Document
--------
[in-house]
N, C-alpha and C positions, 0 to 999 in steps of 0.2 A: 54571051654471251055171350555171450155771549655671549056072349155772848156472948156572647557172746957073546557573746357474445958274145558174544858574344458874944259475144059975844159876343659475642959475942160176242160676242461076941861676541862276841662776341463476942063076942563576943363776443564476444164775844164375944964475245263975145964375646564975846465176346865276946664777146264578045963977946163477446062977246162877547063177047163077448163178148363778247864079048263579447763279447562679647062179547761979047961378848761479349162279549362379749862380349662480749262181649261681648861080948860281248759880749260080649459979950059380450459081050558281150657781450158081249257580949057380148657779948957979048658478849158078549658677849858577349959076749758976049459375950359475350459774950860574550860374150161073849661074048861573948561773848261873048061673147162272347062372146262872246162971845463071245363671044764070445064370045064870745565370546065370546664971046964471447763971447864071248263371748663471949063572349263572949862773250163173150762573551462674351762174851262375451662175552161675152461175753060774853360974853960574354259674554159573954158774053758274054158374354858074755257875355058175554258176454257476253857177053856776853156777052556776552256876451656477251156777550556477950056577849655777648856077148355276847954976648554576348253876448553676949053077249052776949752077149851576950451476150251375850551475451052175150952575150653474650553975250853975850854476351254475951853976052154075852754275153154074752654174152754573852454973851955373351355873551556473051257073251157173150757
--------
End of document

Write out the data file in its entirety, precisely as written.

[in-house]
N, C-alpha and C positions, 0 to 999 in steps of 0.2 A: 54571051654471251055171350555171450155771549655671549056072349155772848156472948156572647557172746957073546557573746357474445958274145558174544858574344458874944259475144059975844159876343659475642959475942160176242160676242461076941861676541862276841662776341463476942063076942563576943363776443564476444164775844164375944964475245263975145964375646564975846465176346865276946664777146264578045963977946163477446062977246162877547063177047163077448163178148363778247864079048263579447763279447562679647062179547761979047961378848761479349162279549362379749862380349662480749262181649261681648861080948860281248759880749260080649459979950059380450459081050558281150657781450158081249257580949057380148657779948957979048658478849158078549658677849858577349959076749758976049459375950359475350459774950860574550860374150161073849661074048861573948561773848261873048061673147162272347062372146262872246162971845463071245363671044764070445064370045064870745565370546065370546664971046964471447763971447864071248263371748663471949063572349263572949862773250163173150762573551462674351762174851262375451662175552161675152461175753060774853360974853960574354259674554159573954158774053758274054158374354858074755257875355058175554258176454257476253857177053856776853156777052556776552256876451656477251156777550556477950056577849655777648856077148355276847954976648554576348253876448553676949053077249052776949752077149851576950451476150251375850551475451052175150952575150653474650553975250853975850854476351254475951853976052154075852754275153154074752654174152754573852454973851955373351355873551556473051257073251157173150757